The CIPD added that, overall, the report found little evidence that the buoyant jobs market is feeding through into recruitment difficulties for the majority of employers in the short term, but some sectors are struggling to fill high-skilled vacancies. The CIPD is therefore urging employers in all sectors to start planning ahead to mitigate the risk of widespread skills shortages in the longer term.


What was revealed in the study is that public sector employers are the most likely to offer training schemes to young people (82%), with the private and voluntary sectors less likely (75% each).

Apprenticeships are the most popular training scheme offered to young people in all sectors, although work experience schemes are equally as popular in the voluntary sector. LMO employers working in public administration and defence (62%) and manufacturing and production (47%) are also most likely to offer Apprenticeships.

Against the backdrop of funding cuts, recruitment freezes and redundancies, PSE asked whether the public sector could really “invest in their workforce now to offset future skills shortages” as the CIPD has suggested.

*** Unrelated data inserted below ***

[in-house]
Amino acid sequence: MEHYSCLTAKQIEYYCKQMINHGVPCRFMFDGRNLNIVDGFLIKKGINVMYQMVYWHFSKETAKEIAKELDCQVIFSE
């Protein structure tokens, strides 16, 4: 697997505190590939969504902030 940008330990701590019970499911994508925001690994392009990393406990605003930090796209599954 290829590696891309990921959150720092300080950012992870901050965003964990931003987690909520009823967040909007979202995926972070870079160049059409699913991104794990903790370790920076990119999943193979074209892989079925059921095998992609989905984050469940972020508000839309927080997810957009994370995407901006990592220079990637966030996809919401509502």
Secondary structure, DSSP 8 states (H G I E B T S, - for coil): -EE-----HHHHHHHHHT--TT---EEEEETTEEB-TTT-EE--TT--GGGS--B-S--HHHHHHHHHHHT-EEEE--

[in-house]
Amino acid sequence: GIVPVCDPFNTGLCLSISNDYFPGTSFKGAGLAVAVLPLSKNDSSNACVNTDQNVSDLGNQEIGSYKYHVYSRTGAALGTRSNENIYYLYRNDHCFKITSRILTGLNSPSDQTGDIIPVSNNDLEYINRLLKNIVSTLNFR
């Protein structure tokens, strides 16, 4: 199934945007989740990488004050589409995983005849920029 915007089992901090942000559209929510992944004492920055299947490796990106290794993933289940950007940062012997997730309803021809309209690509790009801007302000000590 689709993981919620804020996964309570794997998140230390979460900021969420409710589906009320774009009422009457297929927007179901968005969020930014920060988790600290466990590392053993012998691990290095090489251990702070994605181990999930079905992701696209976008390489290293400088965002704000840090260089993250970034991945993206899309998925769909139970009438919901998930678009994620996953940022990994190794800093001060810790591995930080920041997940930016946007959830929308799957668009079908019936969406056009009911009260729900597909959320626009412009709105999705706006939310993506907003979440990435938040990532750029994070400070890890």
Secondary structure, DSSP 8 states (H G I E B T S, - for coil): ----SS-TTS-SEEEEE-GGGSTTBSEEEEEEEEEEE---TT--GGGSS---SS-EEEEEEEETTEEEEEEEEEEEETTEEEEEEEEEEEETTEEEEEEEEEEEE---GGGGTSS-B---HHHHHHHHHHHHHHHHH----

“Yes,” said Beatson. “But employers are going to have to be much more flexible and imaginative in how they use resources.

“We know from various surveys that training budgets often get cut during difficult financial times. So, wherever employers are making investments they will have to be very carefully designed and targeted at key people and finding ways that maximise value for money.

“The public sector will also have to be a little more selective. In the past, everyone used to get sent on courses – and those sorts of things become very expensive. So smart opportunities to develop people that don’t involve expenditure, such as internal secondments, and ways in which they can provide employee development, may be the way forward. It is about finding things the private sector may find difficult to replicate.

“If you look at medics, for example, there may be a private sector provider supplying hip replacements – so people go do these because they might get better money – but there are some people who would prefer a greater variety of clinical practice, and that means you have to work in the NHS.  With regards to recruitment and training going forward,  it is all about thinking about what the public sector can offer that can’t be offered anywhere else and trying not to go through the most costly methods; but by investing more time and effort rather than money into development.”